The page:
Op-Ed: Cruel and usual punishment in jails and prisons
The 8th Amendment bans cruel and unusual punishment. Yet it happens every day in prisons across the country. Putting aside capital punishment, which I would argue is cruel and unusual on its face, Americans are ignoring a host of horrific conditions that inmates are subjected to. This is not only morally and constitutionally dangerous; it is also bad public policy, because the prisoners being badly treated today will be back in our communities tomorrow.
As a litigator and constitutional lawyer, I have heard appalling stories from the nation’s prisons and jails. One prisoner described to me how he was handcuffed to the bottom of his bunk in his underwear day after day for months. Another described how his cell was located directly beneath broken toilet pipes, which meant the cell smelled horribly of urine and excrement. I’ve heard how cells are unbearably hot or cold and how four prisoners are confined to spaces intended for two, with only one set of bunk beds. I’ve heard about showers that produce only scalding or icy water and about how, when cell toilets overflow, staff are in no hurry to fix them or to clean up.
The health risks in prisons are also unacceptable. MRSA, a bacterial infection whose strains are often resistant to antibiotics, now runs through maximum security prisons. I contracted it myself after visiting such a prison in June and was hospitalized for three days. Sexual assaults and sexual activity are well known to occur in prisons, but prisoners rarely have access to protection, such as condoms, that can help prevent sexually transmitted diseases.
And then there is solitary confinement. It is hard to tell exactly how many prisoners are in solitary each year in the United States. Today, 44 states allow it, but many states do not report how many inmates are held in solitary. A 2005 report from the Vera Institute of Justice estimated the number at 81,622.
Reports from those who have been held in solitary make clear how inhumane the punishment is. Even the most optimistic lose hope. I have heard it described more than once as like being trapped in a coffin. Lights are sometimes kept on 24 hours a day. Prisoners often have no books or reading material. Visits from lawyers and family members, as well as phone calls, are severely restricted, leaving prisoners feeling totally isolated from everything and everyone.
For a recent report on solitary confinement at Rikers Island in New York City, the Bronx Defenders’ Solitary Confinement Project interviewed 59 prisoners who were being held or had been held in solitary at the jail. A majority of them were awaiting trial and had not even been convicted of a crime. The average age of the prisoners was 20.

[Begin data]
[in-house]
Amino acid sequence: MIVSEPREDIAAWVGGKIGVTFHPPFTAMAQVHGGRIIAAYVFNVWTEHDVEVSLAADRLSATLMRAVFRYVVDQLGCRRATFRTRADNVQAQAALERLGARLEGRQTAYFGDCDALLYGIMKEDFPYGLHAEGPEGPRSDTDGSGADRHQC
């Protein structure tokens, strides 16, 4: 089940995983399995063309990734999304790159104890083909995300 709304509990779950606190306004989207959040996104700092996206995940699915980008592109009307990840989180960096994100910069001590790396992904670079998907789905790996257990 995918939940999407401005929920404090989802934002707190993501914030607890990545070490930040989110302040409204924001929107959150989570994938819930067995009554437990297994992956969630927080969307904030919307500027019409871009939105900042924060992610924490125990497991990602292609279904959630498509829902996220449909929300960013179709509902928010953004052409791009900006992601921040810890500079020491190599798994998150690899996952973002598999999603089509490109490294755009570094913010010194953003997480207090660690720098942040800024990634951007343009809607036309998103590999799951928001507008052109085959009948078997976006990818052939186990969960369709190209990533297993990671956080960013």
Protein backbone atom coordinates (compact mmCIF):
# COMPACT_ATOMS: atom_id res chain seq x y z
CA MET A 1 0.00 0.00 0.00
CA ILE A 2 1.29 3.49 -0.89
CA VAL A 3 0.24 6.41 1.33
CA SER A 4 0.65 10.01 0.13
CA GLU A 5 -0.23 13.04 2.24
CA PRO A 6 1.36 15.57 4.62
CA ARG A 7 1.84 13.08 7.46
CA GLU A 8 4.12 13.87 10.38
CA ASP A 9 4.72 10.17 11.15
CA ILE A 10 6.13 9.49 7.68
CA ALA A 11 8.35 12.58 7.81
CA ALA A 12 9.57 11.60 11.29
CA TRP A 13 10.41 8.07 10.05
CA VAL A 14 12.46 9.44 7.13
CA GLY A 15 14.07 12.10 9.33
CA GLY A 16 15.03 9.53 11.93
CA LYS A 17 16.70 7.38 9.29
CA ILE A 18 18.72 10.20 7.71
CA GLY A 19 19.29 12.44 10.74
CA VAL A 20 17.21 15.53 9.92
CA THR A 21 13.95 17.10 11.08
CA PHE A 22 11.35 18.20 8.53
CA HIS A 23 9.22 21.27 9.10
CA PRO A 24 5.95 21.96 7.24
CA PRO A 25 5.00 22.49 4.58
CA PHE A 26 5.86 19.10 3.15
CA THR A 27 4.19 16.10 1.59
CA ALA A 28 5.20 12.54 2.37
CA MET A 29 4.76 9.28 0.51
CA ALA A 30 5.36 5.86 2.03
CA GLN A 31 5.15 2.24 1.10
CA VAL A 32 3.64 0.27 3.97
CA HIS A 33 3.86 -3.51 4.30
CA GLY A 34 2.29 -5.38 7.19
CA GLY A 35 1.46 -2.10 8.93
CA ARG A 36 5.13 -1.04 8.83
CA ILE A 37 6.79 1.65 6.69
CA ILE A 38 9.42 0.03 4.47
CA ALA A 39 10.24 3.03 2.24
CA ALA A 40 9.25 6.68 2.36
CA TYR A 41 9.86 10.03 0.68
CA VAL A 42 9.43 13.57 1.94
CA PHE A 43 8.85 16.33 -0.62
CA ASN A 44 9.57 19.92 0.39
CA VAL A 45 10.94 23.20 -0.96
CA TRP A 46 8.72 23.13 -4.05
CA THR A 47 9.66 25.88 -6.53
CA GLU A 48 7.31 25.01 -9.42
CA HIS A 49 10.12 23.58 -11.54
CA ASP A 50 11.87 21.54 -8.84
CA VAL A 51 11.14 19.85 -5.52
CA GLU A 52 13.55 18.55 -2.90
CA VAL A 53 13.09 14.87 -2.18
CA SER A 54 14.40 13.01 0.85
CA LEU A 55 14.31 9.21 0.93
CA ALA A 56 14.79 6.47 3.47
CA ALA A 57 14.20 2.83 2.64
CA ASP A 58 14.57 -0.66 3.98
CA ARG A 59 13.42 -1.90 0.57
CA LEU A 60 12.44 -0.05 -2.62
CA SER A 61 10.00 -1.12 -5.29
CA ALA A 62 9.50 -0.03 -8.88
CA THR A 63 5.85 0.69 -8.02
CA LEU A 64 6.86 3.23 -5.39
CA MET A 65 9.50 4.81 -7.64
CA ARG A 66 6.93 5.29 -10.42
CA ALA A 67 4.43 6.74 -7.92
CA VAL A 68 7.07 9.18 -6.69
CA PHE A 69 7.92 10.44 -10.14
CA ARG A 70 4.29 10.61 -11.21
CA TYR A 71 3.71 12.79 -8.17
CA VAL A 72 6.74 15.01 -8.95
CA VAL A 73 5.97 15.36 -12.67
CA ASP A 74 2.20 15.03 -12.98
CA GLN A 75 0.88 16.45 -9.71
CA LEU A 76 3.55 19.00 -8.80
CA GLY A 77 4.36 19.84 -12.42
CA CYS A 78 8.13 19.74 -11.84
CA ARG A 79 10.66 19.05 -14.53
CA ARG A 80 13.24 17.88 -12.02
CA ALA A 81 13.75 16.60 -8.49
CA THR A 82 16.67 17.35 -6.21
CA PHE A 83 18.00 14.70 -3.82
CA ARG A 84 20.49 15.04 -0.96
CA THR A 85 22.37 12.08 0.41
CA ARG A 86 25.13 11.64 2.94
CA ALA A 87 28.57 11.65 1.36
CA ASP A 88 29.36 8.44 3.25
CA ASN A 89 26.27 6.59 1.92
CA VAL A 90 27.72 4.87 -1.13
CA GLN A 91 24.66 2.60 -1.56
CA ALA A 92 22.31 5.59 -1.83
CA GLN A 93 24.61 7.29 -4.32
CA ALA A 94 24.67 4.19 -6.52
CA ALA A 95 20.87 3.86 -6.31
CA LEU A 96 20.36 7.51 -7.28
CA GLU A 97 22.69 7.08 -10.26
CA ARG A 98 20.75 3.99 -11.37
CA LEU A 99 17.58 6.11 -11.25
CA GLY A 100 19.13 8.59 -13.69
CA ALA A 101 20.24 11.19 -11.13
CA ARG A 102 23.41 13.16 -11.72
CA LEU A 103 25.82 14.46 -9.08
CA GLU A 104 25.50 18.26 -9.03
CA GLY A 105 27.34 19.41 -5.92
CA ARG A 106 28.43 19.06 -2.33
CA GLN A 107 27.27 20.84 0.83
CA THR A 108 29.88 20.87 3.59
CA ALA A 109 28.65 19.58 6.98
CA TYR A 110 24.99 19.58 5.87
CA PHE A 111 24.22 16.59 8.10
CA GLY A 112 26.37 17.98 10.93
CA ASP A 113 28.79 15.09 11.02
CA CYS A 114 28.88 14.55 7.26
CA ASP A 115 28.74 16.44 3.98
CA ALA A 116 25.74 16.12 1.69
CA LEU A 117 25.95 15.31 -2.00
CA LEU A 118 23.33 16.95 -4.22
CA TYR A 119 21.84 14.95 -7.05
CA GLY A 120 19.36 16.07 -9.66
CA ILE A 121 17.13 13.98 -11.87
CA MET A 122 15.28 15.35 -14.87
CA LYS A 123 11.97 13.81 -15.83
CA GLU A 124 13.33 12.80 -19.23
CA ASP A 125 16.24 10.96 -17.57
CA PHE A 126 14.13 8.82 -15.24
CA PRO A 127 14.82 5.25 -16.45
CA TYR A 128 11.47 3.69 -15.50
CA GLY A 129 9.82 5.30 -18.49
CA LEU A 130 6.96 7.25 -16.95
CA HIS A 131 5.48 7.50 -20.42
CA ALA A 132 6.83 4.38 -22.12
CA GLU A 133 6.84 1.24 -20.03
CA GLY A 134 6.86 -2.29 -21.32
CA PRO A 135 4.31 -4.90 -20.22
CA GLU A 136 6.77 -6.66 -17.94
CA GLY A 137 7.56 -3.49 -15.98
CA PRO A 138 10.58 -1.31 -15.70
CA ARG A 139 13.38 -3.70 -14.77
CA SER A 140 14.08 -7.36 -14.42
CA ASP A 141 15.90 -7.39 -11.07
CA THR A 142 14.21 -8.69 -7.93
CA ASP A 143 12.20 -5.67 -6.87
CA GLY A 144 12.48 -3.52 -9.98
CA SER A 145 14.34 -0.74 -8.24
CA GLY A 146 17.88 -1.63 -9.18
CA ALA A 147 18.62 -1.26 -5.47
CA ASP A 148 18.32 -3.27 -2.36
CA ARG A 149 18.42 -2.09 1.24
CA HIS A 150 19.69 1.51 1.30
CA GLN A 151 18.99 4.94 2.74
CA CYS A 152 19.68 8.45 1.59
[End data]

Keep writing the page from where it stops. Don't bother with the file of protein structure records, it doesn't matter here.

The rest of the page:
The report noted that, although the United Nations special rapporteur on torture has concluded that more than 15 days in solitary confinement constitutes torture, more than 90% of the Rikers prisoners interviewed had been held longer than that, often far longer. Two prisoners were facing more than 1,000 days in solitary and had already served months.
The prisoners interviewed complained of being provided meager amounts of food, with one inmate describing his time in solitary as “the hungriest that he had ever been in his life.”
These stories are chilling, but they are also so abundant as to begin to seem almost normal to those of us involved in 8th Amendment issues. Still, every once in a while, a story comes along that is so horrifying I can’t believe any American would think our current system is acceptable.
The death this year of Jerome Murdough at Rikers is such a case. The 56-year-old homeless ex-Marine suffered from bipolar disorder and schizophrenia. When he was arrested on a misdemeanor charge, he could not make the $2,500 bail, and so was sent to Rikers, where he was confined in an isolation cell. Although it was February, the cell was extremely hot. He was found dead in his cell, and an autopsy released this month by New York’s medical examiner found that he had died of hyperthermia, with a body temperature of 103 degrees at the time of his death. As an anonymous official put it to the Associated Press, he “basically baked to death.”
We are a nation of laws, and the Constitution is the highest law in the land. Do we really find this kind of treatment of prisoners acceptable?
Trial attorney Martin Garbus has litigated 8th Amendment cases and is the author of books on constitutional law.
Follow the Opinion section on Twitter @latimesopinion
A cure for the common opinion
Get thought-provoking perspectives with our weekly newsletter.
You may occasionally receive promotional content from the Los Angeles Times.